I’m a talker. I come from a family of talkers. I do get on some people’s nerves because of it. I try to avoid those people. But then they seem to be annoyed when I avoid them. Fuck it, he mutters.
Just read an article about small talk and how the world would be better without it, about a guy standing in line who just wishes the woman behind him would not try to talk to him, about how meaningless her talk is. Most of the commentary following the article seemed to agree with him. I wonder if the author realizes that by writing his commentary he is, in a sense, the woman behind the man—as are the people making comments about people who try to make small talk. Maybe we should all talk calculus, the poet says. Derivatives.
In the meantime while having this wonderful chocolate cake for dessert, the would be rulers of the world talk about how difficult it is to get rocket man to curb his nuclear ambitions. Hardly small talk, that wonderful chocolate cake. But put into a certain context, the length of the line in the article, the chocolate cake, the possibility of a nuclear war, is just small talk—only dust.
I once sat next to a man in a bus station in Austin, Texas who told me about his fighting in the first world war, for Germany. How he came to America after the war and never looked back, though his grandmother urged him to returned in the 30s after Hitler came to power. Hitler is the new hope, she wrote to me, the man said, looking at the wall in front of him. And when I refused to come back, she called me a traitor. When she died, I went to Germany and spit on her grave. The old man never looked at me. I was sitting in a bus station waiting to catch the bus home so I could see my girlfriend. They were all dead, don't you see, the old man told me. All my childhood friends were dead.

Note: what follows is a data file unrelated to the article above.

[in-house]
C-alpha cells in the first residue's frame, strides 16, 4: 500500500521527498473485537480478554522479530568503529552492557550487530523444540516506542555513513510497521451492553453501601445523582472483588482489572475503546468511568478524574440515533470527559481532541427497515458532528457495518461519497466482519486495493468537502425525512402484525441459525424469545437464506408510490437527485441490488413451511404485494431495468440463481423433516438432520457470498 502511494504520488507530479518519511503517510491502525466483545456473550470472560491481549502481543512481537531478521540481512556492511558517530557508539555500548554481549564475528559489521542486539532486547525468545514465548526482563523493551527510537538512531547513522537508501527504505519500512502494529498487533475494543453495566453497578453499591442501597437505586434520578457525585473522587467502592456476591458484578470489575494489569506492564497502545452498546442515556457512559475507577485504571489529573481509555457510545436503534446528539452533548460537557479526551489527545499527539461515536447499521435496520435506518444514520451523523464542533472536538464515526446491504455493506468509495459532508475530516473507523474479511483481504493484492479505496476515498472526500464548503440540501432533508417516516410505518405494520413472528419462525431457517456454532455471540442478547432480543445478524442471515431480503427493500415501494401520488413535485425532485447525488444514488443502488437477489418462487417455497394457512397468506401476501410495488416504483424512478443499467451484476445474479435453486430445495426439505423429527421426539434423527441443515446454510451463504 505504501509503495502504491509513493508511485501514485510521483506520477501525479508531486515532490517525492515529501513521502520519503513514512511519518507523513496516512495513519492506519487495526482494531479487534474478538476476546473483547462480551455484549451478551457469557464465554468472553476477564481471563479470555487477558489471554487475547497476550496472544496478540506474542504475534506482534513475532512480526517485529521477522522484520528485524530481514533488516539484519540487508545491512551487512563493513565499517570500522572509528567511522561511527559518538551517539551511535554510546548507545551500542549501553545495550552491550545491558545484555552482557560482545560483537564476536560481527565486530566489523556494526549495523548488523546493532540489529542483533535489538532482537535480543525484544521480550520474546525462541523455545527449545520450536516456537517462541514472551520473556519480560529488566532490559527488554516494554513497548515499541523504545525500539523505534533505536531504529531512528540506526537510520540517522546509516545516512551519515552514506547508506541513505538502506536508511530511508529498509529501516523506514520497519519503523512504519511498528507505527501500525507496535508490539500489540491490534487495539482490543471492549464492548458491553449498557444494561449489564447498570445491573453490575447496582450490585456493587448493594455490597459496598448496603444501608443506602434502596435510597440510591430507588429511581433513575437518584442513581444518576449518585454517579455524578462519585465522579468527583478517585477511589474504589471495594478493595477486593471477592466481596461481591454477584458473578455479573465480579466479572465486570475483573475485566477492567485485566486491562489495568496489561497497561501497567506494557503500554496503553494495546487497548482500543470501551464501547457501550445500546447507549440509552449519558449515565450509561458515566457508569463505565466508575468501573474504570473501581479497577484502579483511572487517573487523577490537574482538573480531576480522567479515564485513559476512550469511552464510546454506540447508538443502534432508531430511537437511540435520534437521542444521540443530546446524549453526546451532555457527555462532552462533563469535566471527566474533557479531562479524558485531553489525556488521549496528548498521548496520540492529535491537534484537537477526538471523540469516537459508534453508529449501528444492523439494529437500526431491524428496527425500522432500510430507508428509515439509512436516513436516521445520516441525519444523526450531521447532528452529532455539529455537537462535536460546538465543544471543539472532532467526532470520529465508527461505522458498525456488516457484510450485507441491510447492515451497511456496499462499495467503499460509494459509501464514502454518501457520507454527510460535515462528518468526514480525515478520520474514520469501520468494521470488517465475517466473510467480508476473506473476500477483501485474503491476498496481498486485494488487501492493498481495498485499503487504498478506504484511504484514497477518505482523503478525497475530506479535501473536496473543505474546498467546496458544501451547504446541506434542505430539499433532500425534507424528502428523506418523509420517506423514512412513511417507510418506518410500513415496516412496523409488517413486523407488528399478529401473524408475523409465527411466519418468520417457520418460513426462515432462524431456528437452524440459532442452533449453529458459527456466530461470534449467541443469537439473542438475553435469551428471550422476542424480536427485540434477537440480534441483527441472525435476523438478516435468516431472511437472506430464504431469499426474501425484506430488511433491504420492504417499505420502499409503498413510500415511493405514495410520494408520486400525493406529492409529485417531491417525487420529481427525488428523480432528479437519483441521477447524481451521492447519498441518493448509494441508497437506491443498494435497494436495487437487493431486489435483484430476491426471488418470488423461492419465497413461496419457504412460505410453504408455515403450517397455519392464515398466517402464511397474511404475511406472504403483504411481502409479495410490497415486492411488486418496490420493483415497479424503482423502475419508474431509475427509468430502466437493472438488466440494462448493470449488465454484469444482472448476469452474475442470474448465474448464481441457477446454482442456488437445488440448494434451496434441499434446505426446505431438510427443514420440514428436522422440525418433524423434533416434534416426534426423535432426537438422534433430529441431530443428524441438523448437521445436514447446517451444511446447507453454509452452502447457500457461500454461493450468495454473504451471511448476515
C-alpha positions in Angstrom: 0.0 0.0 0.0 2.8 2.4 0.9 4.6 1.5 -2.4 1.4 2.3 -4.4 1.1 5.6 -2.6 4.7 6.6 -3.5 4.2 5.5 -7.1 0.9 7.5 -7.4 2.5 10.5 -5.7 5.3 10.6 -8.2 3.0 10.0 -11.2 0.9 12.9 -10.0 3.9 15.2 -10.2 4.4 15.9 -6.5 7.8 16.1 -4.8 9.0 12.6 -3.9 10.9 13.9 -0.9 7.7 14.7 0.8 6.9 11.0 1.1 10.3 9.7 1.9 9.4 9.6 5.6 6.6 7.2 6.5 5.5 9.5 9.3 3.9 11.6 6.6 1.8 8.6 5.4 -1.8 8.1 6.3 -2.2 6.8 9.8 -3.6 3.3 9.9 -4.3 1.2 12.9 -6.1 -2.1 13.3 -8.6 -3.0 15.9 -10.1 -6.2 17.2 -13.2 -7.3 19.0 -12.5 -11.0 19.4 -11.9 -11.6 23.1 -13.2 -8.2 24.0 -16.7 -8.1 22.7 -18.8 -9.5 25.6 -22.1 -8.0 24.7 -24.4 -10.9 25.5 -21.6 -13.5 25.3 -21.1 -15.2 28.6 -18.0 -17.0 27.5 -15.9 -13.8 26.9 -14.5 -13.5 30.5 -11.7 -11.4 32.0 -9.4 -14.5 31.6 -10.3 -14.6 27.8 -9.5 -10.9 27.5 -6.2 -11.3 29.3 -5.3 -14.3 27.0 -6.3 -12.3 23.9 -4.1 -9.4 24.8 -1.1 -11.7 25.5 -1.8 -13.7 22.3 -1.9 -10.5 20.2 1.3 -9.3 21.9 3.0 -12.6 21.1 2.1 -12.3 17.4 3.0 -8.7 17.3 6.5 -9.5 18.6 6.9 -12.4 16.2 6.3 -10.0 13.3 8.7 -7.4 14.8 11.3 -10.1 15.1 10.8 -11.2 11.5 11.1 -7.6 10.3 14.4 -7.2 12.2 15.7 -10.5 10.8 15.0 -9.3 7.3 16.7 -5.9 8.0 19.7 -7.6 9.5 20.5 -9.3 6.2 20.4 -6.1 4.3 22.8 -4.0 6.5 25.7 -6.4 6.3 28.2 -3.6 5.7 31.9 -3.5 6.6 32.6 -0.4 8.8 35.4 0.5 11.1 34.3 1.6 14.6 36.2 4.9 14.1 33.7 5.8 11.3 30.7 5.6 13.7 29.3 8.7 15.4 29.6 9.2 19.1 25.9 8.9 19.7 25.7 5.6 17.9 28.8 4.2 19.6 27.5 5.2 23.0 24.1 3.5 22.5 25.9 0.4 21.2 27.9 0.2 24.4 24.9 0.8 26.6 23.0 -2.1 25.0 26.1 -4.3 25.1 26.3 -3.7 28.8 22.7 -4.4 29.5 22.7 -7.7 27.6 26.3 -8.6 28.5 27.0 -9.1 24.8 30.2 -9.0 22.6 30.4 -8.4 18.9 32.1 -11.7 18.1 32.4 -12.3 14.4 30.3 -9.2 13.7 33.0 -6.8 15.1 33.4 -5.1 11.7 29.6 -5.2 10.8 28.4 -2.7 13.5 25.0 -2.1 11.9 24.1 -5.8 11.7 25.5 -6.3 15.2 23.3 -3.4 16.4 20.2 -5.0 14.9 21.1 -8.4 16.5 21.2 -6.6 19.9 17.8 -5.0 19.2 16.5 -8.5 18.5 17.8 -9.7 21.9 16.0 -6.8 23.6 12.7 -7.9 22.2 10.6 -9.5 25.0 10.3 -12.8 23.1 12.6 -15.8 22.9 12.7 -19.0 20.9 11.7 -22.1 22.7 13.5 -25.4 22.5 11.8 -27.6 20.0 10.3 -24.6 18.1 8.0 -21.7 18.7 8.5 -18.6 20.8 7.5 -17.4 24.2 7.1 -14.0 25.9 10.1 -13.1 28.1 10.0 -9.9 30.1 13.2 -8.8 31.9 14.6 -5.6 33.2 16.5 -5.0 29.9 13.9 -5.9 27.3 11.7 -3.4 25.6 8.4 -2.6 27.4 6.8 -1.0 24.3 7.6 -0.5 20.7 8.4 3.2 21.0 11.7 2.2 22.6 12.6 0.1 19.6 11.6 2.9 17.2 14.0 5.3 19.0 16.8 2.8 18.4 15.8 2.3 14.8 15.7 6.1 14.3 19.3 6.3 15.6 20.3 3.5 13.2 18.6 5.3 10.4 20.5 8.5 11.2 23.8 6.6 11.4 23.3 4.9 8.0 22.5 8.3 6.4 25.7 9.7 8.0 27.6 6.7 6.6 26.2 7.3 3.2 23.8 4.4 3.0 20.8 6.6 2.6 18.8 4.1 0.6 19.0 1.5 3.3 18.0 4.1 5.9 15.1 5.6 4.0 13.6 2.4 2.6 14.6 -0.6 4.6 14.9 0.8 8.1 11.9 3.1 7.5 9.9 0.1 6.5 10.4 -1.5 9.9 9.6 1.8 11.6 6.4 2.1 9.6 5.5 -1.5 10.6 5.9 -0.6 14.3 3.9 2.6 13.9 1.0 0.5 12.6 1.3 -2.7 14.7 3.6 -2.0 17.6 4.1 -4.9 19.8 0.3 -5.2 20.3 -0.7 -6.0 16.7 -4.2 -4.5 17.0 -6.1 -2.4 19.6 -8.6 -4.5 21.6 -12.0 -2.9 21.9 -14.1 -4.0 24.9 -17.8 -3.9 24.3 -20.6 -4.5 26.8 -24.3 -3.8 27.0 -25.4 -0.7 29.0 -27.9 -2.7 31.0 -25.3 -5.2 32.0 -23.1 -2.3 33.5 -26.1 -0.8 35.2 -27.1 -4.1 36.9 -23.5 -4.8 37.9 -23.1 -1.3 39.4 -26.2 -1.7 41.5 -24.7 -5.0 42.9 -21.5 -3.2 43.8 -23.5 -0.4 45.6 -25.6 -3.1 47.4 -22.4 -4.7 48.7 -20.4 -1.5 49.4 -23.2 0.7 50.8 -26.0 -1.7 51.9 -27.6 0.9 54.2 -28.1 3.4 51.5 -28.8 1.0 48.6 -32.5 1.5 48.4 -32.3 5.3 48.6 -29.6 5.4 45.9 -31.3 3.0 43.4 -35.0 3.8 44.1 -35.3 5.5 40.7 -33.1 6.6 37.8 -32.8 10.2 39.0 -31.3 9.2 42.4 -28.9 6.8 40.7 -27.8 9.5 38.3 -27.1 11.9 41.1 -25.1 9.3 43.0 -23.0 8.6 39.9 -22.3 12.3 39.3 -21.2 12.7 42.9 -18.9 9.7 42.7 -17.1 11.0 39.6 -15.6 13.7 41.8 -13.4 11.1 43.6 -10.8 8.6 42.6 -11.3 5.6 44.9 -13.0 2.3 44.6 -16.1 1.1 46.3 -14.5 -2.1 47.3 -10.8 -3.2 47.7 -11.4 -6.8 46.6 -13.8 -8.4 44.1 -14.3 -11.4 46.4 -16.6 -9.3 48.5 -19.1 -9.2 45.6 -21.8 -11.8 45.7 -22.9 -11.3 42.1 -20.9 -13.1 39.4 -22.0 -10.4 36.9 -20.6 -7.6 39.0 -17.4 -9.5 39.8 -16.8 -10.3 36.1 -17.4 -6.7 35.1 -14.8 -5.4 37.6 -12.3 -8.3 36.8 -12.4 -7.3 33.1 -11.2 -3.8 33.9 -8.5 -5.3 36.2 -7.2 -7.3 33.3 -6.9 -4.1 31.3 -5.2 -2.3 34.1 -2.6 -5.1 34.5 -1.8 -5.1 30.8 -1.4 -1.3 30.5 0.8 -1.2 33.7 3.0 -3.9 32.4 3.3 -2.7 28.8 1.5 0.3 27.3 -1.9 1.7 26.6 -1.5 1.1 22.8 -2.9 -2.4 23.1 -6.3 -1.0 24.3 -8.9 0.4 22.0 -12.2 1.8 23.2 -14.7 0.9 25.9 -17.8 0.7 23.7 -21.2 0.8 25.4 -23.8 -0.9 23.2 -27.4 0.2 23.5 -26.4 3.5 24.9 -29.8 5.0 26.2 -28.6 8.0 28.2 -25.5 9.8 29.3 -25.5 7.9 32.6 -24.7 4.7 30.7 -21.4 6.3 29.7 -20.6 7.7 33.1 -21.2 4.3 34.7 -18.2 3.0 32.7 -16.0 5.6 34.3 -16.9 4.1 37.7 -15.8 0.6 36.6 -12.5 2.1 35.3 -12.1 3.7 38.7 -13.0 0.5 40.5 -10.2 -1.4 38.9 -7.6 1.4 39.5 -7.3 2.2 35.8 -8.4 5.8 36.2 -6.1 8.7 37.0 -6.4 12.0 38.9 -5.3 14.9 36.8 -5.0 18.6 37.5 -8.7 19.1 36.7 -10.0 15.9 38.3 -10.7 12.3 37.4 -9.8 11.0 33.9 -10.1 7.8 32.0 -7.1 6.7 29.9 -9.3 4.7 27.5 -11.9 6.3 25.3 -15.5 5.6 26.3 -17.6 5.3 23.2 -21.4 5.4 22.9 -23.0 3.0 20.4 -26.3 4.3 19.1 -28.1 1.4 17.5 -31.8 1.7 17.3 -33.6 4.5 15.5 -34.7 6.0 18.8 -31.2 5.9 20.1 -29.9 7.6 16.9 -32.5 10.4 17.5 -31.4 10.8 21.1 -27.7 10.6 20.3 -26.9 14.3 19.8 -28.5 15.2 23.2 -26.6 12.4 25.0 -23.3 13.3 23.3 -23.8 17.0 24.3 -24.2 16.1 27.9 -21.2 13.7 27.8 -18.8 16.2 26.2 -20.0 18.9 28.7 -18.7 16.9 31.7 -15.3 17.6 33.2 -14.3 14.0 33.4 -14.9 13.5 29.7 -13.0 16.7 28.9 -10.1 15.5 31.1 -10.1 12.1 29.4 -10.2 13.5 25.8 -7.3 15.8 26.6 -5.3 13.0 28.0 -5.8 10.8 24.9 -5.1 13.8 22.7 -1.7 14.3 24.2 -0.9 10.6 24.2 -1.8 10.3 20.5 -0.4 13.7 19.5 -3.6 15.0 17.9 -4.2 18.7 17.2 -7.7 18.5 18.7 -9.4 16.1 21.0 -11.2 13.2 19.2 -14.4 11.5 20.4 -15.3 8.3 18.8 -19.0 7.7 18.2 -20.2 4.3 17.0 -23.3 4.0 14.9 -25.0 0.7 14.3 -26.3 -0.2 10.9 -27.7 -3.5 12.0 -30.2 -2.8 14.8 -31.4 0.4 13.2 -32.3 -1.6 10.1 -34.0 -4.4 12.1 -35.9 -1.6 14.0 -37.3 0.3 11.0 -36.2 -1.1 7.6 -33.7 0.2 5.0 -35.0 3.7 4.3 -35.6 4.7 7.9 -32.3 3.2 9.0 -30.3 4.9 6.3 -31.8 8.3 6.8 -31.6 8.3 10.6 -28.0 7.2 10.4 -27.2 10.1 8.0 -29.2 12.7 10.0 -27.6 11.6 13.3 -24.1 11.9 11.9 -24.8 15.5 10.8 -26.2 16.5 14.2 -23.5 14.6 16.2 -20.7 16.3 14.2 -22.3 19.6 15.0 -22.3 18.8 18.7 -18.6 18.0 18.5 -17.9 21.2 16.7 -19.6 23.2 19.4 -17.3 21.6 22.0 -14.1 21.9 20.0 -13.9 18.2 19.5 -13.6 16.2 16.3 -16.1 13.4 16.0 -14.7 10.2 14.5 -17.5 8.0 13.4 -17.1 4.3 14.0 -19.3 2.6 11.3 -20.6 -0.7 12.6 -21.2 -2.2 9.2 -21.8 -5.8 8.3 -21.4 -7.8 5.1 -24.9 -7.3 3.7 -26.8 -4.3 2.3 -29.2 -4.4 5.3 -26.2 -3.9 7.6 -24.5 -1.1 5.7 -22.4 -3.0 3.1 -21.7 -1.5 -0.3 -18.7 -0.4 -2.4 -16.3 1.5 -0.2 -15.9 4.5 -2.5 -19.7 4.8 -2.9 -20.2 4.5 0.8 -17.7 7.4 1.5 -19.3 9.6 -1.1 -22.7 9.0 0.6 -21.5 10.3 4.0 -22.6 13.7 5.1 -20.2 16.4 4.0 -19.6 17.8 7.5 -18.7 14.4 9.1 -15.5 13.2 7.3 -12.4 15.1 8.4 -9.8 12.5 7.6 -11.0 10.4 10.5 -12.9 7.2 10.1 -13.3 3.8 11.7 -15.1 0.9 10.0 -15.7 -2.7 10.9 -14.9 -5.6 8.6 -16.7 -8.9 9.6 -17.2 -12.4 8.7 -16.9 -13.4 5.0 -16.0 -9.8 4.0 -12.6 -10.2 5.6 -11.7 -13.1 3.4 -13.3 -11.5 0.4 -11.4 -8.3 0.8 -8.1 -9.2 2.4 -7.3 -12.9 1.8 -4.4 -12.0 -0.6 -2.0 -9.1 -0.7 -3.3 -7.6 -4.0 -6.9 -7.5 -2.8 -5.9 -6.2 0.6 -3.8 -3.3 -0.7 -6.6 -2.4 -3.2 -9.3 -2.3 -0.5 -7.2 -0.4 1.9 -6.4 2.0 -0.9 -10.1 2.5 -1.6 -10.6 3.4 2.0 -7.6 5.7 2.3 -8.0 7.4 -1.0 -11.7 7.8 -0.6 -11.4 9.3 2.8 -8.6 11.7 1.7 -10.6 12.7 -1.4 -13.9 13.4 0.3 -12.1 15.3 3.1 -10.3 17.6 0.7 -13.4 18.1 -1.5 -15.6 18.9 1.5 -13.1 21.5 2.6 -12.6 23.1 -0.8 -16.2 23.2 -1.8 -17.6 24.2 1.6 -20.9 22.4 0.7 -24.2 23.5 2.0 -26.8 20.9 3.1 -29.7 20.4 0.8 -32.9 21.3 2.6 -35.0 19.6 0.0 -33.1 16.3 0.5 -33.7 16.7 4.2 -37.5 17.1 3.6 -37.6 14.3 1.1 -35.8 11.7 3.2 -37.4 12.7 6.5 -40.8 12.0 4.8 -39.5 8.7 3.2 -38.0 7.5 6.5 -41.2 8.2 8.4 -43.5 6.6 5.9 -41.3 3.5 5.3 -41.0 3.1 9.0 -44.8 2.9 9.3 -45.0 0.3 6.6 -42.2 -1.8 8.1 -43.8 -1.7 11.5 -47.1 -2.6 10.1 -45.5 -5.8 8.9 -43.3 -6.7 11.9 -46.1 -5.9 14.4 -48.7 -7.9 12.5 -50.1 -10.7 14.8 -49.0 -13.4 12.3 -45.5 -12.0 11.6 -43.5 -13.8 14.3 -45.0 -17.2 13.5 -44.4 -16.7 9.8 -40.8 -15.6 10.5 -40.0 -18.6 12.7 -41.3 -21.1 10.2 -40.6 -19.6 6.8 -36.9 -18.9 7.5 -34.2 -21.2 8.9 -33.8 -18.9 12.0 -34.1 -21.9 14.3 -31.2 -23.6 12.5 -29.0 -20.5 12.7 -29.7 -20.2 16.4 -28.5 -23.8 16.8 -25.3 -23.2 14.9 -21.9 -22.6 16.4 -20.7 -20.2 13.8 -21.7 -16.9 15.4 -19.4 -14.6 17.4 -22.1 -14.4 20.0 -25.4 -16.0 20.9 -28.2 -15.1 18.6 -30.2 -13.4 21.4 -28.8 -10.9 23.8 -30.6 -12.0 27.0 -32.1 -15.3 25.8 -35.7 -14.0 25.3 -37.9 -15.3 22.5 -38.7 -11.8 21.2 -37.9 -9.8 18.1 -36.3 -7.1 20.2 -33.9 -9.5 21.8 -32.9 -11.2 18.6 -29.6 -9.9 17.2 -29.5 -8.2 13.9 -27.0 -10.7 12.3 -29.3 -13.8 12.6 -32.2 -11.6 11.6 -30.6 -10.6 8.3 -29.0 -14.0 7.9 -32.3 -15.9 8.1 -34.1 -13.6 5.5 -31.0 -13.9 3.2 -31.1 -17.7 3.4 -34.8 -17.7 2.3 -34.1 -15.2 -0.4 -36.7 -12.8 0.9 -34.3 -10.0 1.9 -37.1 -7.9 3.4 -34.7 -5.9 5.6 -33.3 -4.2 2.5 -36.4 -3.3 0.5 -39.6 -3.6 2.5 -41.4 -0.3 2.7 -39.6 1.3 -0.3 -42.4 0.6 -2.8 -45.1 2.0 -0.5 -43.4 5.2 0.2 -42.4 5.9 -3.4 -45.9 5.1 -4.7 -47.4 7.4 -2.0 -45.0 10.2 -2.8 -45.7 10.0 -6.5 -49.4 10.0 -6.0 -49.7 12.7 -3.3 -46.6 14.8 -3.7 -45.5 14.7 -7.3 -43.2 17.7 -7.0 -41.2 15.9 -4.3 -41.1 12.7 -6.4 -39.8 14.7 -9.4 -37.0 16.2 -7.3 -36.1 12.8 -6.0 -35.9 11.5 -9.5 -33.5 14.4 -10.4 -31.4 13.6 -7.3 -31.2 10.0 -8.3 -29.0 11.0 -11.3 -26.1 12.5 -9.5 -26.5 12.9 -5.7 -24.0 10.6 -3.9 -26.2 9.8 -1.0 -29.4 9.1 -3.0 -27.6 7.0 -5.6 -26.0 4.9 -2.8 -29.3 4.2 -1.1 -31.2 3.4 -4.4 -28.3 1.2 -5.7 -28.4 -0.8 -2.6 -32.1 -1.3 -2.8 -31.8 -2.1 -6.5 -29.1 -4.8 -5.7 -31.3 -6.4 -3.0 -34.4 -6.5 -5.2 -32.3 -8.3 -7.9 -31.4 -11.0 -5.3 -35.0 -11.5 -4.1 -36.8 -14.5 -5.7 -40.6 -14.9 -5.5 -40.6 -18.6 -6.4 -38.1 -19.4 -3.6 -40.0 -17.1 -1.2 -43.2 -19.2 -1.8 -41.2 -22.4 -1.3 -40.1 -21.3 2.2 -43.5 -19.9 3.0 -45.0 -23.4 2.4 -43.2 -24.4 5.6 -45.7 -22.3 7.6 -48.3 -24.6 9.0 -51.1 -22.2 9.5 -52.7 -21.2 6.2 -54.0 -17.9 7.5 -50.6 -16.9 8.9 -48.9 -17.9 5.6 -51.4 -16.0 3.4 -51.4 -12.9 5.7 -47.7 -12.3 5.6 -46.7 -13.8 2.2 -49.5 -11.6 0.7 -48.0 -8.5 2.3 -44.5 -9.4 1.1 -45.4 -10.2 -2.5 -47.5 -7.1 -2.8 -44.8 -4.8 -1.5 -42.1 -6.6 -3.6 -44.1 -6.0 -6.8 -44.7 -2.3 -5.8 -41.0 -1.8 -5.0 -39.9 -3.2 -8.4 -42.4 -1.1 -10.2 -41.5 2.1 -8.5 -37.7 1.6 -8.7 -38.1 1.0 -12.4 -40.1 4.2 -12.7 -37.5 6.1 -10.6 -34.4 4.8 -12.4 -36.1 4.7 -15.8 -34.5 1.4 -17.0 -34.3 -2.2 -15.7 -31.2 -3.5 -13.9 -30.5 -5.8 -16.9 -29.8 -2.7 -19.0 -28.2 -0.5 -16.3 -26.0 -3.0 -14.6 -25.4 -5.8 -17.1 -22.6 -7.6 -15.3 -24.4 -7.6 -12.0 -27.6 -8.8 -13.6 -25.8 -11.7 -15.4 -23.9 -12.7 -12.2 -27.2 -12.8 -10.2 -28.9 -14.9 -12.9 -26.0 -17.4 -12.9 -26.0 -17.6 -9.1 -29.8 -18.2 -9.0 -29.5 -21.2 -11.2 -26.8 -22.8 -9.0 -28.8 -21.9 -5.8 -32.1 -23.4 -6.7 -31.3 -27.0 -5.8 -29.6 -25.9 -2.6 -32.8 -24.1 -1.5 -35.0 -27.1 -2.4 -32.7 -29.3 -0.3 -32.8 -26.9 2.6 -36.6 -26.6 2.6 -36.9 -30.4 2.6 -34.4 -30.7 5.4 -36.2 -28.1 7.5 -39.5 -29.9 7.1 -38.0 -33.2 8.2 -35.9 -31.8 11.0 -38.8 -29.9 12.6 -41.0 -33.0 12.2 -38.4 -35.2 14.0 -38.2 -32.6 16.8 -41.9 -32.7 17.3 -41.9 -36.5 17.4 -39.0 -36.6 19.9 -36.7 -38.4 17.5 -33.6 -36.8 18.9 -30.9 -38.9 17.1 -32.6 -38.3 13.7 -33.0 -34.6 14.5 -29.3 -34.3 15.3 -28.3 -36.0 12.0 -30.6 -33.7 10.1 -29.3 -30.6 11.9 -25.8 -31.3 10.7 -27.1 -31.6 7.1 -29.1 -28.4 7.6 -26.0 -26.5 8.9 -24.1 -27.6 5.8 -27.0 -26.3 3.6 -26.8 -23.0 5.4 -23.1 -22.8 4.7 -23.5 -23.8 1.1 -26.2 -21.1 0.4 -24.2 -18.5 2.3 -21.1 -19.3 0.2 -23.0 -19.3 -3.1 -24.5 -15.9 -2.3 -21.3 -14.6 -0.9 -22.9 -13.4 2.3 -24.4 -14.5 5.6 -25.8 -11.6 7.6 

I once sat on a stationary bicycle next to a girl in the gym, a new freshman at the college. She told me she had placed out of her entire core while in high school, and now she would only be talking courses in her major, music. She was pretty and friendly, and I tried to memorize her face as she talked, so I would recognize her if I saw her in the gym again. But by that time, I was in my sixties and most eighteen year old women looked the same to me. If I ever saw her again, I didn’t recognize her. But I still remember her voice as she talked to me. It filled the workout with a kind glowing energy. I also remember her name for some reason.
A man in the parking lot of HEB comes up to me and asks for gas money—a common ruse. I give him ten dollars of my precious money. God bless, the man tells me.
I walk into a wine bar with five copies of my poetry book. So you think you’re going to sell books here, Mark says to me. No, I tell him. We were reading poems that night to a large crowd of five or six people. But, I carry them with me just the same. Gave one away that night.
While I was eating a piece of chocolate cake, the whole world came to an end. Everything was turned into a crayon drawing with a yellow sun and a blue sky and a swing set. The cake suddenly tasted like a chocolate crayon.